The word ‘moderation’ means gentleness, and has been rendered ‘yielded-ness’, or ‘sweet reasonableness’, which is identified as a trait of character.1 This should speak to us. How do we react?
Sadly, how often do we allow the ‘flesh’ to come to the fore? There are another two points which challenge all our hearts: the first being, ‘unto all men’; and the other, ‘The Lord is at hand’. With respect to the first, it not only includes our attitude to our brethren and sisters in the Lord, but also to the world outside. The testimony of Christ is at stake and it is of paramount importance that we do not mar it. With respect to the second, throughout the Epistle, Paul has underlined the coming day of assessment, 1. 6; 2. 16. The thought of the Lord ‘at hand’ can also be taken to mean that He is present at all times, and therefore our behaviour should be in accord with this as He weighs every thought and action in all that we do.
What a privileged people we really are! We have not only been saved and made sons of God by faith in our Lord Jesus Christ, but also brought into fellowship with the eternal God, and able to call Him ‘our Father’.
How little we appreciate this privilege, and do not spend enough time, not only in prayer, but also in His presence. The attitude of our lives should be one of constant prayer in the presence of the Lord. If we do not spend time in His presence, how can we make our ‘supplications’ know unto Him?
How often have we found ourselves in situations where we are anxious - being full of care, and failing to look to our heavenly Father and seek His help ‘in prayer and supplication’. It is not just ourselves individually that the apostle is thinking of, but that of the collective body of saints, the assembly, as well. Additional to that is the thought of ‘thanksgiving’. Do we remember to give thanks to our God and Father for the help and answer that He gives to our prayers and requests? Again, how often we fail to remember these things, yet He appreciates and looks for that sweetness of thanksgiving from our hearts. For therein is the peace of God ensured.
Following his thoughts in the previous verse, he now underlines a blessed assurance that is found in pursuing such an attitude of prayer and supplication. It is one of peace and tranquillity that comes as a result of the closeness of union with our God. It is a peace that will ‘keep [garrison]’ our hearts and minds, ‘through Christ Jesus’.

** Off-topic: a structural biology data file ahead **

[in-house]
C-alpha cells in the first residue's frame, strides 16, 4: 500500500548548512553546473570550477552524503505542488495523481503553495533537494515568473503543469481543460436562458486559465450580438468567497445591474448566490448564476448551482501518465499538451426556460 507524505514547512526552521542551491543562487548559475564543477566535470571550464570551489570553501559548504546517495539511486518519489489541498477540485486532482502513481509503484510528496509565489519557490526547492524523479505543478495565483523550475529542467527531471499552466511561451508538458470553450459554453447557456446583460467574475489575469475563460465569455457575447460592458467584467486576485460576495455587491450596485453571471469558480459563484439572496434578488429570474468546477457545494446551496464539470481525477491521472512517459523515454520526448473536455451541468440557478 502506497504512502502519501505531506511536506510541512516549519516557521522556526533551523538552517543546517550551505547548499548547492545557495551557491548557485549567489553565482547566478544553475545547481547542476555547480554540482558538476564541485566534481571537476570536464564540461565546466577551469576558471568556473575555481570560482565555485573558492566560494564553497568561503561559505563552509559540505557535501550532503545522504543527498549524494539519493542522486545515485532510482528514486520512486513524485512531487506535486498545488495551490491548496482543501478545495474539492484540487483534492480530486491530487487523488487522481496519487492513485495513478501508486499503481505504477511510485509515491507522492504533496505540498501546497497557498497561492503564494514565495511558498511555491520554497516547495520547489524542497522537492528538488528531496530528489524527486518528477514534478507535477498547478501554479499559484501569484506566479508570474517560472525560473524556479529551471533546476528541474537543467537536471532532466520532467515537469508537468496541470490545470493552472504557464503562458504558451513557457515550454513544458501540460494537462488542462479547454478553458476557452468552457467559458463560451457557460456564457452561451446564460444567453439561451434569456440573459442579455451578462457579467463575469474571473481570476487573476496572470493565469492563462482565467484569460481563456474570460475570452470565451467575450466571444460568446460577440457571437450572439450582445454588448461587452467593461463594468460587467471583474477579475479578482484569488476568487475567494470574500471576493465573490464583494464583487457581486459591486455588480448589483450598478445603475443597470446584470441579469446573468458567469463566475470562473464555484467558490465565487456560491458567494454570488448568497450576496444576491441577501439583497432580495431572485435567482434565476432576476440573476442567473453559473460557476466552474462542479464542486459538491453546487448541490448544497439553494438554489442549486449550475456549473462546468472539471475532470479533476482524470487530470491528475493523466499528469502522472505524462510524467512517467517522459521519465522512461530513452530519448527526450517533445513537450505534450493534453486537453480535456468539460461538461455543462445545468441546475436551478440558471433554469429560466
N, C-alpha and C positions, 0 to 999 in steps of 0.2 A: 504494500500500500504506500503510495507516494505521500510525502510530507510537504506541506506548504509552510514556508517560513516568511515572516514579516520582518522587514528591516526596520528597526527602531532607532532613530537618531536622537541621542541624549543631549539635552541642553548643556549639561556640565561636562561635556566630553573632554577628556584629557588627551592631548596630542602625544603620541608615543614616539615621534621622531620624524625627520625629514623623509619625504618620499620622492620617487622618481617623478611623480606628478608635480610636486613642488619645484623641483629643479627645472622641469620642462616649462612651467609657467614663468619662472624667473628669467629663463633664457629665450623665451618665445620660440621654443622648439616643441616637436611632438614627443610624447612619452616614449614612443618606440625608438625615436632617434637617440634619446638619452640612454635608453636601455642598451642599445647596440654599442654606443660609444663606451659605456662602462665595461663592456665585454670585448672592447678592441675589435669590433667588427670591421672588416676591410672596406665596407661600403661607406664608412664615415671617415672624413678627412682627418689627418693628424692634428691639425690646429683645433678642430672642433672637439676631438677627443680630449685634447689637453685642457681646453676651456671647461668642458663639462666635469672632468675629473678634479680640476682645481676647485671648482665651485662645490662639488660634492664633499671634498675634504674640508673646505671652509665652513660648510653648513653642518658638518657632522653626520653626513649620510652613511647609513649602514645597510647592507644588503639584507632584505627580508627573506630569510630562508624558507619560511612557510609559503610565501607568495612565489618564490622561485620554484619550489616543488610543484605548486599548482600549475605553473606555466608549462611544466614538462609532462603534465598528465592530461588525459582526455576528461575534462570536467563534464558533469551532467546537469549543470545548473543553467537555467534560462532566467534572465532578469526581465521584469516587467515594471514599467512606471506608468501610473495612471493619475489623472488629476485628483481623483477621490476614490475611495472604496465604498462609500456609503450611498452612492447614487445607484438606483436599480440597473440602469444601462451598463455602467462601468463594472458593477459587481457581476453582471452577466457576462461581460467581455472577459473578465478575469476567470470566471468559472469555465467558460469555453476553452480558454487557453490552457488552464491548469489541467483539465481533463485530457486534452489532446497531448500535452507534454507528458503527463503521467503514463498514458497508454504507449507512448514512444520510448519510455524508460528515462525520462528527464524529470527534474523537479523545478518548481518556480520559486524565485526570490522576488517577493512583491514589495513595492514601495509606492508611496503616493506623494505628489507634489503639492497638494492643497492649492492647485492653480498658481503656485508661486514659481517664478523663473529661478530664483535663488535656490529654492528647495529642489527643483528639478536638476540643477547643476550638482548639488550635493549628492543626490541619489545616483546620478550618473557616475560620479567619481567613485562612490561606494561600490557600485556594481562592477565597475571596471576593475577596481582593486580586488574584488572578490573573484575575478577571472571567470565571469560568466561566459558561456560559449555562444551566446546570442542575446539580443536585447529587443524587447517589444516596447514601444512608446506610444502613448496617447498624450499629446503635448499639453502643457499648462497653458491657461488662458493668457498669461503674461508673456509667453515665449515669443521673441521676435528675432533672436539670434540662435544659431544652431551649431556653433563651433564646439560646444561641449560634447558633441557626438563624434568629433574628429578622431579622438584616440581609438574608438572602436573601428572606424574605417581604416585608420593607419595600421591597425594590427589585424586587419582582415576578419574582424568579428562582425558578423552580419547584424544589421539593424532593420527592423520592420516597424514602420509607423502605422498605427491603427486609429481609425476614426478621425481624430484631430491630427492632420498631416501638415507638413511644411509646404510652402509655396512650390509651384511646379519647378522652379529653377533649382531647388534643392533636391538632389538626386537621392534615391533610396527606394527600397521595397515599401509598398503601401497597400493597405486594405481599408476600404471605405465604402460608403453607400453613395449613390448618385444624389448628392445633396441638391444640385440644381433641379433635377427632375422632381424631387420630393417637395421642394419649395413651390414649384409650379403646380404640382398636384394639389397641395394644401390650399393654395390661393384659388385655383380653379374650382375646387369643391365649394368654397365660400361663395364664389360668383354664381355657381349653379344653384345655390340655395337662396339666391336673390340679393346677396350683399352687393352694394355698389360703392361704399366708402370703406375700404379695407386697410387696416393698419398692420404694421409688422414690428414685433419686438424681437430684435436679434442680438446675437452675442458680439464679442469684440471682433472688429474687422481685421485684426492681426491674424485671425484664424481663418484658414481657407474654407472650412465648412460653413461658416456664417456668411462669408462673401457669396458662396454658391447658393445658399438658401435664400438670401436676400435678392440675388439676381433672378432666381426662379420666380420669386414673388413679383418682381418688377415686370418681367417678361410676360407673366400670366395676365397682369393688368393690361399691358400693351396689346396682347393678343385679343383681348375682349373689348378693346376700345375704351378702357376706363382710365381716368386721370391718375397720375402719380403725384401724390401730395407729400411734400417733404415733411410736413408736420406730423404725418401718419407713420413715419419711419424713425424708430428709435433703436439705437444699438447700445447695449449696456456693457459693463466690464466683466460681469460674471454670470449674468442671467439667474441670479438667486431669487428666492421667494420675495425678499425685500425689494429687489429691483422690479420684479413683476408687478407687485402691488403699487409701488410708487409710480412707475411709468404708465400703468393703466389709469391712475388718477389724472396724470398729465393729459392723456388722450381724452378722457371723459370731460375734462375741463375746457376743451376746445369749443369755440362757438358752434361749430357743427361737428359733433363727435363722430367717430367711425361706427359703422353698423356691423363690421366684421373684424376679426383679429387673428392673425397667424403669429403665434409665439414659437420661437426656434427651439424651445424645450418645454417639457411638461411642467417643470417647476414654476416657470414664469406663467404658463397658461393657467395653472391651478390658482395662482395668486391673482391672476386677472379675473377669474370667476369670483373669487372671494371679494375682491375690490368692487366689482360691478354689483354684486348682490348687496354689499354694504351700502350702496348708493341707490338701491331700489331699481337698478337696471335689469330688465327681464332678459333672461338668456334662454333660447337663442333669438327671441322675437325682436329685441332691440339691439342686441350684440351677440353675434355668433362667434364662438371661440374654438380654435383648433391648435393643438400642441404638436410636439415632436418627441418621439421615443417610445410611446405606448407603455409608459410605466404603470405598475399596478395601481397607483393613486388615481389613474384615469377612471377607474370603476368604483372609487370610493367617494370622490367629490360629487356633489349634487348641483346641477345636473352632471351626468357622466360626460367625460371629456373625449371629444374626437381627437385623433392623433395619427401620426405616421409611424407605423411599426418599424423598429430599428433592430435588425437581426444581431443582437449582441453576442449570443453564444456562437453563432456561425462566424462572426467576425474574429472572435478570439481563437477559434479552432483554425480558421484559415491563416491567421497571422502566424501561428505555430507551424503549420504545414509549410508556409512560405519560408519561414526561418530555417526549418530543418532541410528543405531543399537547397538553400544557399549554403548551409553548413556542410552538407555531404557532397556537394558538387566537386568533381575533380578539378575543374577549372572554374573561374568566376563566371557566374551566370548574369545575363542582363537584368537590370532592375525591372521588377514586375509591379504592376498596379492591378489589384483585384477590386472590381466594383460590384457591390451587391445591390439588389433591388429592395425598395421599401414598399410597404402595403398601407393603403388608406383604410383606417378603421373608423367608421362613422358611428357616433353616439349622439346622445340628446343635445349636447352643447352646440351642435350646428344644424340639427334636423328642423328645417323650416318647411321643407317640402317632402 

It is that which will encircle the troubled one with that assurance of a caring and loving Father. Notice the two aspects of that peace:
How precious it is when saints show a caring attitude to their brethren and sisters in the Lord. It is a wonderful source of comfort and encouragement that is much needed today, even as it was in the days of Paul. It is a comfort to know that someone is thinking of me and is prepared to show the love of Christ to me. It is sad when one hears of the world showing more love and care for a dear saint than that which the saints show to the same individual. Paul underlines this in his letter to the Corinthians, where he states, ‘That there should be no schism in the body; but that the members should have the same care one for another’, 1 Cor. 12. 25. Caring for saints is what the Lord described in the parable of the Good Samaritan, where the Samaritan cared for an injured man, Luke 10. 34, 35.
The difference here in this verse is that they wanted to show that love and care for the apostle but had lacked opportunity to do so.
In other words, he is giving them credit for the gifts and all that he had received via Epaphroditus from them. The apostle had learned from experience in his walk with the Lord, that no matter what the situation was he found himself in, he was able to say, ‘I can do all things through Christ which strengtheneth me’, 4. 13. He knew the truth of the words that Peter expressed, ‘Casting all your care upon him; for he careth for you’, 1 Pet. 5. 7. May the Lord help us to make a love and a care for fellow saints real in our lives, and not be hypocritical about it, even as the Lord has shown to us, such guilty sinners as we are.